The U.S. Department of Defense Breast Cancer Research Program has awarded a $413,000 research grant to the John Wayne Cancer Institute (JWCI) to study chemoresistance in breast cancer cells.
The principal investigator of the study will be Valerie Gouaze, Ph.D., researcher at JWCI‘s Breast Cancer Research Program, whose proposal, “Mechanisms of Chemoresistance in Breast Cancer Cells,” was selected through a peer-reviewed and competitive process.
The program is directed by the U.S. Congress as part of the U.S. Army’s Medical Research and Material Command, which manages biomedical research programs and fills the gaps in ongoing research sponsored by other agencies. It supports basic and clinical research relevant to breast cancer that will lead to substantial improvements over today’s approaches to the prevention, detection, diagnosis, treatment and biology of the disease.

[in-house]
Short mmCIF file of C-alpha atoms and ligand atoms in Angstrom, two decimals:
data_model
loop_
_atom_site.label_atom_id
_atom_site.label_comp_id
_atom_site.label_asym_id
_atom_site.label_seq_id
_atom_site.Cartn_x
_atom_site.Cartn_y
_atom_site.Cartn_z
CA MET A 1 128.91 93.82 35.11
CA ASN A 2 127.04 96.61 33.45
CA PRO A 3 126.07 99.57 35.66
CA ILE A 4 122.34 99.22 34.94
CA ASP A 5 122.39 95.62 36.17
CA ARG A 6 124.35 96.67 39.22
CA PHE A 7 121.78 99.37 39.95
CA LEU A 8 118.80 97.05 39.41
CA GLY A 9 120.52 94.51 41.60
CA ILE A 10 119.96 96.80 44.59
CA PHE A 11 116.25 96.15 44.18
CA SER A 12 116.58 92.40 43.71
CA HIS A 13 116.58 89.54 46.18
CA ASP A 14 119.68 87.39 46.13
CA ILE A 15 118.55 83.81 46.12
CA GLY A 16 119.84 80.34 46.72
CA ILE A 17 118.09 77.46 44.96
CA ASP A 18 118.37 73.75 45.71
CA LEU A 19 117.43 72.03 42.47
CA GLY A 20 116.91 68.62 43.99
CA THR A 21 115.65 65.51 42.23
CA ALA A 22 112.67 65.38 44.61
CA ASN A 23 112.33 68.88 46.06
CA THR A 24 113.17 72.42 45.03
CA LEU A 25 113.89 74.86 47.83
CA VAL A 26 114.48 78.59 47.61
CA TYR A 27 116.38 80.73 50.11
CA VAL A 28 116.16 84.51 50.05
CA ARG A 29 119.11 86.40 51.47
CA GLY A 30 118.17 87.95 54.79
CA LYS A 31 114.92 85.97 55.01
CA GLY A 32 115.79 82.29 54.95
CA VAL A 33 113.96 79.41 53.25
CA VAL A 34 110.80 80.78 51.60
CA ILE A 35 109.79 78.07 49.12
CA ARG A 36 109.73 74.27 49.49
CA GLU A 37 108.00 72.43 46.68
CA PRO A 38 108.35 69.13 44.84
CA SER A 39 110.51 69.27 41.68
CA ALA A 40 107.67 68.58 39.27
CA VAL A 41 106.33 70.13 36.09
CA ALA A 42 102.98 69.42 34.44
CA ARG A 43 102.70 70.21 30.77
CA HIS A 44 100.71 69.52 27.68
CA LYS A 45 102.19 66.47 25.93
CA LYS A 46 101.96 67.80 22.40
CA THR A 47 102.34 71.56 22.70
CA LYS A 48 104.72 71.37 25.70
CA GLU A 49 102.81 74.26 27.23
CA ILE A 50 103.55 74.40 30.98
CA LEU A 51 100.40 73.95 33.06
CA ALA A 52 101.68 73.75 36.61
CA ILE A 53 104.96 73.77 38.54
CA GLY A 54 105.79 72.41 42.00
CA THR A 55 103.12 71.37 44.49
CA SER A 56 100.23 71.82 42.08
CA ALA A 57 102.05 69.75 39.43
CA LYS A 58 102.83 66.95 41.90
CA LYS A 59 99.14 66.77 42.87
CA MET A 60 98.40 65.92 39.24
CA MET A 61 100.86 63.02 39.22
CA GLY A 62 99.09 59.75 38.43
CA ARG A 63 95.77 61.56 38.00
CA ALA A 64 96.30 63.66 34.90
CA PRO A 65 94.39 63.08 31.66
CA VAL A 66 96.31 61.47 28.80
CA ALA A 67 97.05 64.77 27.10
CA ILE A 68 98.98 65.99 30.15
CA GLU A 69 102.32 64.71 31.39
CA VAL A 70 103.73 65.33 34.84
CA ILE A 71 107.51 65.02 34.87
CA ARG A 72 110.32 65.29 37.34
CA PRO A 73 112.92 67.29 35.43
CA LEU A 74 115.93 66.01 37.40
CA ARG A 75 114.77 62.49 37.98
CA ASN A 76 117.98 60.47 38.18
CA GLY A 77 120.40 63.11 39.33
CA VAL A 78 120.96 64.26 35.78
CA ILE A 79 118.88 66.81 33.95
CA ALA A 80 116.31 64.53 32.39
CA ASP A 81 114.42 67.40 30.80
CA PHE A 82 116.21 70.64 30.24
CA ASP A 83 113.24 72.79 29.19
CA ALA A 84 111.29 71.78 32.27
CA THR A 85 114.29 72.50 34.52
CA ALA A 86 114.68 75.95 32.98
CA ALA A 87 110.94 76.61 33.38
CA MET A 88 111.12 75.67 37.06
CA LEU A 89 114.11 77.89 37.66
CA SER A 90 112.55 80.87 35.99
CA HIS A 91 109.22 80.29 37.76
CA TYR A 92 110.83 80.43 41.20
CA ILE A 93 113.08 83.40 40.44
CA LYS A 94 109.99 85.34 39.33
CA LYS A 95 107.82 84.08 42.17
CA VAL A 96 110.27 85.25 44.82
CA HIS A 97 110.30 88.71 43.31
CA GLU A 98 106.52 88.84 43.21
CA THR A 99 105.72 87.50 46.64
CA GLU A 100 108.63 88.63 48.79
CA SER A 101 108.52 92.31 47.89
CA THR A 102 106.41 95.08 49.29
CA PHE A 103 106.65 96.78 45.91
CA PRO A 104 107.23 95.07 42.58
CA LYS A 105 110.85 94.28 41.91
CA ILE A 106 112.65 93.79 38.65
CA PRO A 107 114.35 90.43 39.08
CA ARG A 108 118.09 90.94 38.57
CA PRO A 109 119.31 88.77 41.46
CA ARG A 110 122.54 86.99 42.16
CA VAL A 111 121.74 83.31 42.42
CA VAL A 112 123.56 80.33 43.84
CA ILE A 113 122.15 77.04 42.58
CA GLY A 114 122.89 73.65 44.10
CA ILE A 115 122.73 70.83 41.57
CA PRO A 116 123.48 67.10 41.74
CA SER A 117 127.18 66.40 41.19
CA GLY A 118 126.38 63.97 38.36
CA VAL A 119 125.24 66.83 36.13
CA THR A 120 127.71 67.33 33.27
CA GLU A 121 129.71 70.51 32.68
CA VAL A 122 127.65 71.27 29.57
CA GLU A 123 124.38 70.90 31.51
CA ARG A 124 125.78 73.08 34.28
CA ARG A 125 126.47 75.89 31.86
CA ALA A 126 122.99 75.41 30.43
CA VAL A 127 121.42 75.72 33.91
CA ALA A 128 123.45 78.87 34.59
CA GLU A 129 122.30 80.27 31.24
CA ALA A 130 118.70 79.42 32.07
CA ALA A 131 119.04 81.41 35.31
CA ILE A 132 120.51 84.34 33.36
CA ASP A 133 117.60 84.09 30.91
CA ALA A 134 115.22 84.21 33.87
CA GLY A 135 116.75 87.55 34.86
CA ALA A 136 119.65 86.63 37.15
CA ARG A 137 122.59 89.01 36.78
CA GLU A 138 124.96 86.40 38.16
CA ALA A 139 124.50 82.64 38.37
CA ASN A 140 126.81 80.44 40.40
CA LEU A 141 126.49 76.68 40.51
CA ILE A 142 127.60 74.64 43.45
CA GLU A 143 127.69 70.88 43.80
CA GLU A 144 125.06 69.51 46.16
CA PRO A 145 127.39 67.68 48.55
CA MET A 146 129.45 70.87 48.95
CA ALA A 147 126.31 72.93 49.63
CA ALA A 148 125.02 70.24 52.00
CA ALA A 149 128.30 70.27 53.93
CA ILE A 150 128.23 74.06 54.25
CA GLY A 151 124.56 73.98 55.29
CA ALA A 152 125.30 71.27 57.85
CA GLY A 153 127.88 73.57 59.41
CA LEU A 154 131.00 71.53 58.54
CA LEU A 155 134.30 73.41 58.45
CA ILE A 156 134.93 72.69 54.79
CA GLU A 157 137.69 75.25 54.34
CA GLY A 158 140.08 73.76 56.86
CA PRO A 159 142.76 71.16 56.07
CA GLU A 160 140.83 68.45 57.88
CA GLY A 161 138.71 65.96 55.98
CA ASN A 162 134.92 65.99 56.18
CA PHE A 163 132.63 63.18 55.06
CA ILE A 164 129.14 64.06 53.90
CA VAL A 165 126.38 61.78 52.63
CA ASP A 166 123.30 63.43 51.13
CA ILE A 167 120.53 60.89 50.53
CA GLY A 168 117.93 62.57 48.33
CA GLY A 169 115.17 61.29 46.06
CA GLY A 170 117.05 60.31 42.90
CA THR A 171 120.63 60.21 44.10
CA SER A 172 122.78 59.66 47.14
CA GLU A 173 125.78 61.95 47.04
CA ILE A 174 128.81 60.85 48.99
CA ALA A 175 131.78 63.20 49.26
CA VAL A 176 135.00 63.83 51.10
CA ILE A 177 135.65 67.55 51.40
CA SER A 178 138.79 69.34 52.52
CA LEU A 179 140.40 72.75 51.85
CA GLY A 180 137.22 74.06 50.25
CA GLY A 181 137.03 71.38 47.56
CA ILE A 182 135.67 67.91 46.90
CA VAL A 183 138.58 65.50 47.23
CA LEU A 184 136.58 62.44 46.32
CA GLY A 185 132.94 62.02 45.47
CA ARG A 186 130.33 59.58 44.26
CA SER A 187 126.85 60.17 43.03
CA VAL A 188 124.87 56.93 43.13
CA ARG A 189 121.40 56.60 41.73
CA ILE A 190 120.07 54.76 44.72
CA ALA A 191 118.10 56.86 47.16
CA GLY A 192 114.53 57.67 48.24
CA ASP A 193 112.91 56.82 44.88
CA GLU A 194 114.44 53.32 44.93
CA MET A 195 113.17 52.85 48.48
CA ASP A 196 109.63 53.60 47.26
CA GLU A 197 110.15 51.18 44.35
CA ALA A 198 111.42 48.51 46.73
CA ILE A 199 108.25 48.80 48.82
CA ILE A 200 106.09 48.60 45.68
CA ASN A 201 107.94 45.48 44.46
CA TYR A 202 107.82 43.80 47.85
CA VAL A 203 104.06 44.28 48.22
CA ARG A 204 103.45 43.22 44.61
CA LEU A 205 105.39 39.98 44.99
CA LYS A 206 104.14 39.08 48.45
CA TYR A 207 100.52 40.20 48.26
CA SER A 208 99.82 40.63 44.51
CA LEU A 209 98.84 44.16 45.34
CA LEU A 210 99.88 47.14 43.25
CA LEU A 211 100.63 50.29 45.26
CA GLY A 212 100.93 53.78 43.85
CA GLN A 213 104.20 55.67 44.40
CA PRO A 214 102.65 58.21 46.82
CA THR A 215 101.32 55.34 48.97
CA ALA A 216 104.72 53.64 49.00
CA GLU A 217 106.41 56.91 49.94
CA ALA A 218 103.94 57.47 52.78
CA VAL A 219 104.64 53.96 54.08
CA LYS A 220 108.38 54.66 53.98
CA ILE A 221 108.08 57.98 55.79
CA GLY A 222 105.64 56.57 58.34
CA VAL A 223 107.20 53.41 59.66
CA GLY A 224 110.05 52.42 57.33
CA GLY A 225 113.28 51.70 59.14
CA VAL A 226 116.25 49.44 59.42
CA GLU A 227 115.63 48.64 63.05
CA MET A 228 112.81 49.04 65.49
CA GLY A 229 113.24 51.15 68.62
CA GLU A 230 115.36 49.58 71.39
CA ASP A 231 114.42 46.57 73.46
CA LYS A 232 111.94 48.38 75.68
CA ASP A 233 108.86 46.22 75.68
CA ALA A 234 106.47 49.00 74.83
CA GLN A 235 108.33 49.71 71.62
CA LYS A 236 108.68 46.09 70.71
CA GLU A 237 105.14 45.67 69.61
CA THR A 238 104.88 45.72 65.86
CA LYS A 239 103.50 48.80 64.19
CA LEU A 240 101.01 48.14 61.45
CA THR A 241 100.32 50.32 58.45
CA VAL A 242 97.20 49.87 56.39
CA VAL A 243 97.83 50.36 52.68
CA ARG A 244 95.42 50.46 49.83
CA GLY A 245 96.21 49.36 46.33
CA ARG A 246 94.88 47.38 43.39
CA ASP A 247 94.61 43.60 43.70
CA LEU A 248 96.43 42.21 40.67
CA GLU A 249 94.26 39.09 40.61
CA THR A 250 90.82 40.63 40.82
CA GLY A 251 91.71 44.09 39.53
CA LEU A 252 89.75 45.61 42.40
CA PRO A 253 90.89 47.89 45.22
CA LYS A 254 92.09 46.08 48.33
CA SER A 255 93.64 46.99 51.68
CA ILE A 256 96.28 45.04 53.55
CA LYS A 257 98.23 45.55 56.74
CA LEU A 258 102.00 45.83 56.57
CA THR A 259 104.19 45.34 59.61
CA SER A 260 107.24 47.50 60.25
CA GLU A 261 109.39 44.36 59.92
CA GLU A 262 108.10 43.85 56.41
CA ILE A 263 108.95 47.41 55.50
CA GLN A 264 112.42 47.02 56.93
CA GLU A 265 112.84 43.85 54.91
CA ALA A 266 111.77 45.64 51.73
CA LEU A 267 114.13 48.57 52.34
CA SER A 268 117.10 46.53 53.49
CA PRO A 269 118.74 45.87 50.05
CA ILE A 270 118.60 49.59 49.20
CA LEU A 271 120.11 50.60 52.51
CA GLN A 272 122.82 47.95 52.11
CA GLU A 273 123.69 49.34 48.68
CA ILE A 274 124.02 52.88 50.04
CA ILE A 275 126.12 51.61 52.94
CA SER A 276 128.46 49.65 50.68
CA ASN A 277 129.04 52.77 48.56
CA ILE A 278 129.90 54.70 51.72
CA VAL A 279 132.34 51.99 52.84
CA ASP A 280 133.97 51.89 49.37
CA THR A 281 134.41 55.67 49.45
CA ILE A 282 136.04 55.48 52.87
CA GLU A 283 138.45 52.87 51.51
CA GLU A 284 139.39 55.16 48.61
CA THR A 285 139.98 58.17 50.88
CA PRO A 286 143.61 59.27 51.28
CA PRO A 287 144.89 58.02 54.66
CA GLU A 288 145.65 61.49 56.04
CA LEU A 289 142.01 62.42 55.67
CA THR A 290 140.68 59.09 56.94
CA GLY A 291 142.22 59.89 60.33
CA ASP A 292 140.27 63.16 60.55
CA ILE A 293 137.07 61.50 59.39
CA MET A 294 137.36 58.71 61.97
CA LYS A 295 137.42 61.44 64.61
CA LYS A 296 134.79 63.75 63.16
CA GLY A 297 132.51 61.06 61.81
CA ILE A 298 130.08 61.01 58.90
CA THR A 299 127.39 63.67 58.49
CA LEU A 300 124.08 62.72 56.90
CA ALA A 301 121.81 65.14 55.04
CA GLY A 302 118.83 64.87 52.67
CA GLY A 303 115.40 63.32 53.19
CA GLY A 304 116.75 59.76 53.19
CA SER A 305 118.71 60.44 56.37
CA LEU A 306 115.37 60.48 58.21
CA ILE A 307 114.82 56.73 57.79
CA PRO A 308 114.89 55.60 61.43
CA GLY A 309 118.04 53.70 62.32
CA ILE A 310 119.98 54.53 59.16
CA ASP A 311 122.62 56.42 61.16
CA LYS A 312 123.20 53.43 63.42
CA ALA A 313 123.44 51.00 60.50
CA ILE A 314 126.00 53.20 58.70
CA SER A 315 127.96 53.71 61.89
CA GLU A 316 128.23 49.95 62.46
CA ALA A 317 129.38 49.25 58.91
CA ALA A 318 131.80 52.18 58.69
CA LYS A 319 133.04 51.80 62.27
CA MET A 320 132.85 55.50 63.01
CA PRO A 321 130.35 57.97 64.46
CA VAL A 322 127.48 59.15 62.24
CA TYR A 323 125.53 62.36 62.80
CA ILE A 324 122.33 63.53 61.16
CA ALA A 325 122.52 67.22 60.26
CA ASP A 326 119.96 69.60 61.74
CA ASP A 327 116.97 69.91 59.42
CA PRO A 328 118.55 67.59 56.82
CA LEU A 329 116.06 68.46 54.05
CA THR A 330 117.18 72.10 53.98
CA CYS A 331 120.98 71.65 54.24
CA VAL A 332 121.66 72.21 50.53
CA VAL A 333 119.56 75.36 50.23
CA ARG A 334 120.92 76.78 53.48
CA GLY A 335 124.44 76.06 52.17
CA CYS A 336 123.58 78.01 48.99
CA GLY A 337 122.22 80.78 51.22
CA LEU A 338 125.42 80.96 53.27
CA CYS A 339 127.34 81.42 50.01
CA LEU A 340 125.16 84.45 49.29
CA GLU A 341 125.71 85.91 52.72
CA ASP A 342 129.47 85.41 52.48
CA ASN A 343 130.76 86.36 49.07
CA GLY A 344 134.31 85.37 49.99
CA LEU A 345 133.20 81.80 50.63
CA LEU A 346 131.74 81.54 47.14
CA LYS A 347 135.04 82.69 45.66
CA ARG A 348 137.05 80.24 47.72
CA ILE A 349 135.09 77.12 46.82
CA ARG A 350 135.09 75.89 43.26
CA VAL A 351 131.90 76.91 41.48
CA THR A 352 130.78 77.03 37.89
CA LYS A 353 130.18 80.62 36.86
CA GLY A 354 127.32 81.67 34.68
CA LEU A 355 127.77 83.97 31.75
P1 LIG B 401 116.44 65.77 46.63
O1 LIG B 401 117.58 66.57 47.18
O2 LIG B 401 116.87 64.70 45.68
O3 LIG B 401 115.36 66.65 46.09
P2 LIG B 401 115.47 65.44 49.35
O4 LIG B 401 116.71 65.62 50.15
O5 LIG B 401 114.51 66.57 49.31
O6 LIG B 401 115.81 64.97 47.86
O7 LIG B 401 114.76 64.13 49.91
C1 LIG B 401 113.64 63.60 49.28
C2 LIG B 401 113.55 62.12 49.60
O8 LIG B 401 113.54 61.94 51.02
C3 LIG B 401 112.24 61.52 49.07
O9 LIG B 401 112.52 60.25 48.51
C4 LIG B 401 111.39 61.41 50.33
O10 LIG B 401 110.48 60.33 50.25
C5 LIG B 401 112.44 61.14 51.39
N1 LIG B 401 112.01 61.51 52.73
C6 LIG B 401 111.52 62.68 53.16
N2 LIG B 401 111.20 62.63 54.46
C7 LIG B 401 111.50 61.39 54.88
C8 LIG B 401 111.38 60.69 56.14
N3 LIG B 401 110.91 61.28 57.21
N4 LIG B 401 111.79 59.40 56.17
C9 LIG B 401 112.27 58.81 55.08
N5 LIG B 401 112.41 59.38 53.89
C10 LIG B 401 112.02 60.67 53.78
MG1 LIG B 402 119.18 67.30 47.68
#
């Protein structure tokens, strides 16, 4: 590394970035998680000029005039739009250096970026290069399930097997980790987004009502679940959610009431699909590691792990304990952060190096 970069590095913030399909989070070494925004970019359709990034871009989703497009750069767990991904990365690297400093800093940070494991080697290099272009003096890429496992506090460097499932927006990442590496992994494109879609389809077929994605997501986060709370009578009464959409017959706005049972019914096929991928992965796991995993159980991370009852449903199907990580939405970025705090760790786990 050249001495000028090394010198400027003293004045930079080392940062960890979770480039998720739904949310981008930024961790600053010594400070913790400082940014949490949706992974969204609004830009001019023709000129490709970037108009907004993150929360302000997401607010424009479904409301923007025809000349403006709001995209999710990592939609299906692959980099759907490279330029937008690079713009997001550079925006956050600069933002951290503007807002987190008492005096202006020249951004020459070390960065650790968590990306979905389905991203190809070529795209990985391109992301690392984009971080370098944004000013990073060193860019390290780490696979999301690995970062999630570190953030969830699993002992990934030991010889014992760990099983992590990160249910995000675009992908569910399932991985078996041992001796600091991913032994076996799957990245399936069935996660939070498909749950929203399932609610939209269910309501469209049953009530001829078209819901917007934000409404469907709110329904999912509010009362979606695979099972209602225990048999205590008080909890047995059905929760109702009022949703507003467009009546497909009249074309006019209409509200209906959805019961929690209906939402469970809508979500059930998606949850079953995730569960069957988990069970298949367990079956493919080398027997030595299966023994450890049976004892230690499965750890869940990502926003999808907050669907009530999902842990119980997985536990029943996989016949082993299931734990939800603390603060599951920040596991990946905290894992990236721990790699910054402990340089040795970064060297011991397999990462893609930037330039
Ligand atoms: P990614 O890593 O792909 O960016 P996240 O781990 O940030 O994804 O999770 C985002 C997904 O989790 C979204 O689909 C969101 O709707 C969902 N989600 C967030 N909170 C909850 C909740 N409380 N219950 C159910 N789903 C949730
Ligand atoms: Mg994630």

“Breast cancer is the most frequently diagnosed cancer in American females and a significant cause of cancer-related deaths in the U.S.,” said Dr. Gouaze. “The major issue we will study is the build up of chemoresistance in breast cancer cells during breast cancer treatments, which may include medication, radiation or chemotherapy.”
Dr. Gouaze said that if researchers can identify how breast cancer cells are strengthening its chemoresistance, more targeted therapies can be developed, and as a result, make chemotherapy treatments more effective for patients.
In 2004, more than 211,000 women will have been diagnosed with breast cancer, and 43,300 will die. One in seven women has or will develop breast cancer in her lifetime. In addition, 1,600 men will be diagnosed with breast cancer and 400 will die this year.Since 1981, John Wayne’s family has been committed to pioneering cancer research and education in memory of their father who died of cancer. The John Wayne Cancer Institute has made advances in melanoma (skin cancer), breast and colon cancer as well as immune therapy of cancer. Other areas of research include prostate and liver cancer.